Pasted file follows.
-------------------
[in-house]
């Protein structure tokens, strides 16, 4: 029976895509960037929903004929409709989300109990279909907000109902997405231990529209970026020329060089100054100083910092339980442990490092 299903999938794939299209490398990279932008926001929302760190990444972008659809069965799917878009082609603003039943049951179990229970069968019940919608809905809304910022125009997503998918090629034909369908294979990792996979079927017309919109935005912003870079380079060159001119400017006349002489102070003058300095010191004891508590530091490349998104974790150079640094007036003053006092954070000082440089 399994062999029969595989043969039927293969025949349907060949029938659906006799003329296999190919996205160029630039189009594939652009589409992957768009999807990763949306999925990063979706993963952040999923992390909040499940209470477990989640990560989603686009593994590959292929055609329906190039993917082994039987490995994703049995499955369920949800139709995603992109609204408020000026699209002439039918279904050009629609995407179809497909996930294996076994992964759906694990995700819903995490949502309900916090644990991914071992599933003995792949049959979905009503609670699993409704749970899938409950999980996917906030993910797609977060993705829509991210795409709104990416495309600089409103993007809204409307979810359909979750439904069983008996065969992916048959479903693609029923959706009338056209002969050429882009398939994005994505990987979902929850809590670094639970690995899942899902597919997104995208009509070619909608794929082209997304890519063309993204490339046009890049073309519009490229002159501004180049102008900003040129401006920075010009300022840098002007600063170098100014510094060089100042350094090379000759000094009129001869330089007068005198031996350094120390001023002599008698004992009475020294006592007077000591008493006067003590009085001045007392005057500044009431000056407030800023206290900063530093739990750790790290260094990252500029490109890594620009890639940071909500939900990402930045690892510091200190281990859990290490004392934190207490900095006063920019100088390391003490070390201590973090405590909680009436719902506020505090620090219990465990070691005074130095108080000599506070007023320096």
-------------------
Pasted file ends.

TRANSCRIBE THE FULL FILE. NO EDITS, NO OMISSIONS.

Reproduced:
[in-house]
């Protein structure tokens, strides 16, 4: 029976895509960037929903004929409709989300109990279909907000109902997405231990529209970026020329060089100054100083910092339980442990490092 299903999938794939299209490398990279932008926001929302760190990444972008659809069965799917878009082609603003039943049951179990229970069968019940919608809905809304910022125009997503998918090629034909369908294979990792996979079927017309919109935005912003870079380079060159001119400017006349002489102070003058300095010191004891508590530091490349998104974790150079640094007036003053006092954070000082440089 399994062999029969595989043969039927293969025949349907060949029938659906006799003329296999190919996205160029630039189009594939652009589409992957768009999807990763949306999925990063979706993963952040999923992390909040499940209470477990989640990560989603686009593994590959292929055609329906190039993917082994039987490995994703049995499955369920949800139709995603992109609204408020000026699209002439039918279904050009629609995407179809497909996930294996076994992964759906694990995700819903995490949502309900916090644990991914071992599933003995792949049959979905009503609670699993409704749970899938409950999980996917906030993910797609977060993705829509991210795409709104990416495309600089409103993007809204409307979810359909979750439904069983008996065969992916048959479903693609029923959706009338056209002969050429882009398939994005994505990987979902929850809590670094639970690995899942899902597919997104995208009509070619909608794929082209997304890519063309993204490339046009890049073309519009490229002159501004180049102008900003040129401006920075010009300022840098002007600063170098100014510094060089100042350094090379000759000094009129001869330089007068005198031996350094120390001023002599008698004992009475020294006592007077000591008493006067003590009085001045007392005057500044009431000056407030800023206290900063530093739990750790790290260094990252500029490109890594620009890639940071909500939900990402930045690892510091200190281990859990290490004392934190207490900095006063920019100088390391003490070390201590973090405590909680009436719902506020505090620090219990465990070691005074130095108080000599506070007023320096």